NASCUS Comments: Capital Planning and Supervisory Stress Testing

December 29, 2017

Mr. Gerard Poliquin
Secretary to the Board
National Credit Union Administration
1775 Duke Street
Alexandria, VA 22314

Re: NASCUS Comments on Proposed Rule – Capital Planning and Supervisory Stress Testing

Dear Secretary Poliquin:

The National Association of State Credit Union Supervisors (“NASCUS”), the professional association of the state credit union regulatory agencies and the nation’s state credit union system, submits the following comments in response to the National Credit Union Administration's (“NCUA”) proposed rule on Capital Planning and Supervisory Stress Testing.

NCUA’s proposed changes are intended to “reduce regulatory burdens by removing some of the more onerous capital planning and stress testing requirements” currently applicable to covered credit unions.1 Furthermore, NCUA intended to promulgate a rule that more closely aligns regulatory requirements with regulatory expectations.2 To achieve these goals, NCUA proposes establishing three tiers for covered credit unions based on asset size and tenure under the supervision of the Office of National Examinations and Supervision (“ONES”). Tier I will include covered credit unions during the first three years under the supervision of ONES and the first three capital planning cycles. Tier II credit unions will be those covered credit unions in their fourth years of ONES supervision, entering their fourth capital planning cycle, with assets between $10 billion and $20 billion.  Tier III will be covered credit unions that have assets greater than $20 billion.3 

With respect to capital planning, Tier I and II covered credit unions would still be required to submit capital plans annually by May 31, but would no longer have their capital plans formally approved by NCUA. Tier III credit unions would also submit their capital plan on May 31 and need to obtain formal NCUA approval. With respect to supervisory stress testing, Tier I covered credit unions would be exempted. Tier II and Tier III covered credit unions would conduct their own supervisory stress testing but only Tier III would be subject to the 5% stress test net worth requirement.

NASCUS supports NCUA’s goals in this rulemaking and agrees that many of the proposed changes represent an improvement over the existing supervisory stress testing rules. However, as detailed below, NCUA should do more to harmonize capital planning and stress testing rules with NCUA’s current regulatory reform and relief agenda and better tailor stress testing rules to actual characteristics of the covered credit unions.

When considering NCUA’s capital planning and supervisory stress testing rule and the proposed changes, we note that the Dodd-Frank Wall Street Reform and Consumer Protection Act (“the Dodd-Frank Act”) excluded credit unions from the mandate to the Federal Reserve, the Federal Deposit Insurance Corporation (“FDIC”), and the Office of the Comptroller of the Currency (“OCC”) to issue stress testing rules (“Dodd-Frank Stress Tests” or “DFASTs”).4 Because NCUA’s rule is fully within the agency’s discretion, we urge NCUA to act boldly to right-size the rule and correct the deficiencies that have become apparent in the intervening years since initial DFAST rule promulgations.

NCUA Should Increase the Thresholds for the Proposed Tiers for Covered Credit Unions to an Asset Threshold Greater than $20 Billion

NCUA’s proposal to raise the asset threshold for the most comprehensive capital planning and stress testing requirements from $10 billion to $20 billion is too conservative. Currently, Congress is considering increasing the bank stress testing thresholds to $250 billion for the most ardent requirements.5 NCUA could certainly considering emulating the banking standards and raising the credit union stress testing threshold to $250 billion. However, should NCUA seek to scale credit union prudential standards to the size of the National Credit Union Share Insurance Fund (“NCUSIF”) and the credit union system, the threshold for enhanced prudential standards should still be greater than the proposed $20 billion threshold.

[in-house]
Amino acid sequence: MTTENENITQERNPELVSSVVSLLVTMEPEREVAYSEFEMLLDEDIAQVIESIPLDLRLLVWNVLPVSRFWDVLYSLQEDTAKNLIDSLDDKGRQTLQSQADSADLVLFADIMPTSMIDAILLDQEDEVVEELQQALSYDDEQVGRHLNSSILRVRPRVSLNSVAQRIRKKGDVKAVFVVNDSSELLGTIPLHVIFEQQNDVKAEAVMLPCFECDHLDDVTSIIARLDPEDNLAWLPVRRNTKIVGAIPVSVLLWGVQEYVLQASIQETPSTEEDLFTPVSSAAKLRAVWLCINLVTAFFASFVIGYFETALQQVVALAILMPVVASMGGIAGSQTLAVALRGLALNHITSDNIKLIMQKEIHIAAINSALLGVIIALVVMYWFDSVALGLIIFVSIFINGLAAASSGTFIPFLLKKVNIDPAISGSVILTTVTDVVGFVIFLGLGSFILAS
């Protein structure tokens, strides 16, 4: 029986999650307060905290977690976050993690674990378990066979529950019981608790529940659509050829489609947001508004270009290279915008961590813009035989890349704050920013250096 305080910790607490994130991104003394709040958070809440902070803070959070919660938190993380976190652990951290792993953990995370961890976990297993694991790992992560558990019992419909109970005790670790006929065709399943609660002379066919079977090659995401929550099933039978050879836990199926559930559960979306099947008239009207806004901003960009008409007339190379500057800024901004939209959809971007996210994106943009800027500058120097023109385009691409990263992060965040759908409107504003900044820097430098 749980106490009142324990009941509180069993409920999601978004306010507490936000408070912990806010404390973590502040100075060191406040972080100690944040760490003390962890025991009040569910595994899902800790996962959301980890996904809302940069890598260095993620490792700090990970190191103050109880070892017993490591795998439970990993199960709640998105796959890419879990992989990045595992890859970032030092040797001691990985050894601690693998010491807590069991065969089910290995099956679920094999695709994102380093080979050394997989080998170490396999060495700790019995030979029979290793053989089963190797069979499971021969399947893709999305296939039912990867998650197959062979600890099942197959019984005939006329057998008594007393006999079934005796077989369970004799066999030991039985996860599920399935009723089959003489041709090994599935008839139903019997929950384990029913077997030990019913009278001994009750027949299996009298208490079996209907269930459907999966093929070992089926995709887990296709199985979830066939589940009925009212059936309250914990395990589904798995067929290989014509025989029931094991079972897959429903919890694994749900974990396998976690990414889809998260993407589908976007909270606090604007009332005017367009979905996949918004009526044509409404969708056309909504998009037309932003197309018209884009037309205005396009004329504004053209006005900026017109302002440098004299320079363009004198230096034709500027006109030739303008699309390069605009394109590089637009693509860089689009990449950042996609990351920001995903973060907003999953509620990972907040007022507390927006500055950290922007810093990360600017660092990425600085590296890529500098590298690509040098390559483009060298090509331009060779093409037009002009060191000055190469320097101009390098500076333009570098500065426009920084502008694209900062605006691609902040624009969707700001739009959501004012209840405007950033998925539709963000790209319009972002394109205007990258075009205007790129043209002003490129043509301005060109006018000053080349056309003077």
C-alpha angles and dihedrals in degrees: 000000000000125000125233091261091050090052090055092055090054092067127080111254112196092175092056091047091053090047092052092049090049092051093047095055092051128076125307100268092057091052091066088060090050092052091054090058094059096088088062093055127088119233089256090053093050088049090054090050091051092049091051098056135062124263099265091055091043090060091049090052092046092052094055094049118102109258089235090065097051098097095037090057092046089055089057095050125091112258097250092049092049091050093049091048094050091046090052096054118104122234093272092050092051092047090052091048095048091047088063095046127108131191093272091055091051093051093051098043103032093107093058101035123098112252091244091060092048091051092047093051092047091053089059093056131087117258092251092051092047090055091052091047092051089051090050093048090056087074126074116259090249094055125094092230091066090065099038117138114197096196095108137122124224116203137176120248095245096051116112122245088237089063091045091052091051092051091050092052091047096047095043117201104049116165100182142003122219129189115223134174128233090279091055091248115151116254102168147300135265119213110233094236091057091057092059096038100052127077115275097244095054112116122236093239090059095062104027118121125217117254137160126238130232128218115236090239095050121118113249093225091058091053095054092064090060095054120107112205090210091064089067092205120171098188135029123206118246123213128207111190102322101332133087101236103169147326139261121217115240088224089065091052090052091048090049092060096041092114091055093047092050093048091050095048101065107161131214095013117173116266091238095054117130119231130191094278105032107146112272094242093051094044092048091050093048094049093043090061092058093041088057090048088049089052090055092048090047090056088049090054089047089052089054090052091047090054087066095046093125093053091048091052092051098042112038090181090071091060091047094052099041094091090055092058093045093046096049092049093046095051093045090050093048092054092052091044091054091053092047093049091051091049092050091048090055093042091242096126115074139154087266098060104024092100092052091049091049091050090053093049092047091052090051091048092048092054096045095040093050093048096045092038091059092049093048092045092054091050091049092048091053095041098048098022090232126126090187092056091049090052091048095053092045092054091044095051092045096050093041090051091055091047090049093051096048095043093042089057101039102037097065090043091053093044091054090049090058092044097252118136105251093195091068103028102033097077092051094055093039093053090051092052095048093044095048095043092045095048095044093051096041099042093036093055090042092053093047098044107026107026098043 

The FDIC deposit insurance fund has $ 90.5 billion in assets compared to $13.2 billion in assets in the NCUSIF.6 Were NCUA to scale the Tier II/Tier III threshold to comparable sizes of the deposit insurance funds, then the credit union threshold should be 1/6.85th the bank threshold or $36.5 billion for the higher prudential stress testing standards (at a minimum). It should also be noted that in terms of exposure of the respective deposit insurance funds, the credit union system has less insured shares and overall assets concentrated in its very largest institutions than the banking system.7NASCUS supports establishing $36.5 billion (or rounded up to $40 billion) as an initial asset threshold for proposed Tiers II and III.

However, we also agree with NCUA that capital planning and stress testing thresholds should consider a covered credit union’s specific characteristics beyond mere size, notably complexity and financial condition.8 Therefore, in addition to an initial $36.5 billion to $40 billion asset threshold, NCUA should provide for a waiver delaying stress testing until a covered credit union’s assets reach $50 billion for credit unions with non-complex balance sheets or net worth ratio in excess of 10%. Other characteristics that may recommend delaying stress testing requirements could include lack of concentration risk, or the existing ratios in NCUA Part 702.106.

Providing higher asset thresholds for the application of supervisory stress testing and a waiver process for substantially capitalized credit unions as well as those with non-complex balance sheets allows for a supervisory standard more closely tailored to characteristics that might pose a material risk to the NCUSIF. Furthermore, the higher thresholds provide a longer runway for Tier I credit unions to develop the necessary infrastructure and governance to develop meaningful and effective stress testing models and analysis and incorporate those results into their enterprise wide risk mitigation programs.  

We also note the discrepancy between NCUA’s definition of a covered credit union and the definition of a covered credit union pursuant to FDIC’s rules. NCUA uses a single threshold of assets as of March 31 each calendar year.9 FDIC however uses a four quarter average of assets before a bank becomes a covered institution.10 NCUA should consider whether the four quarter method for determining a covered credit union might better accommodate any seasonal fluctuations in a credit union’s assets.

NCUA Should Consider Whether Supervisory Stress Tests Could be Conducted Periodically Rather than Annually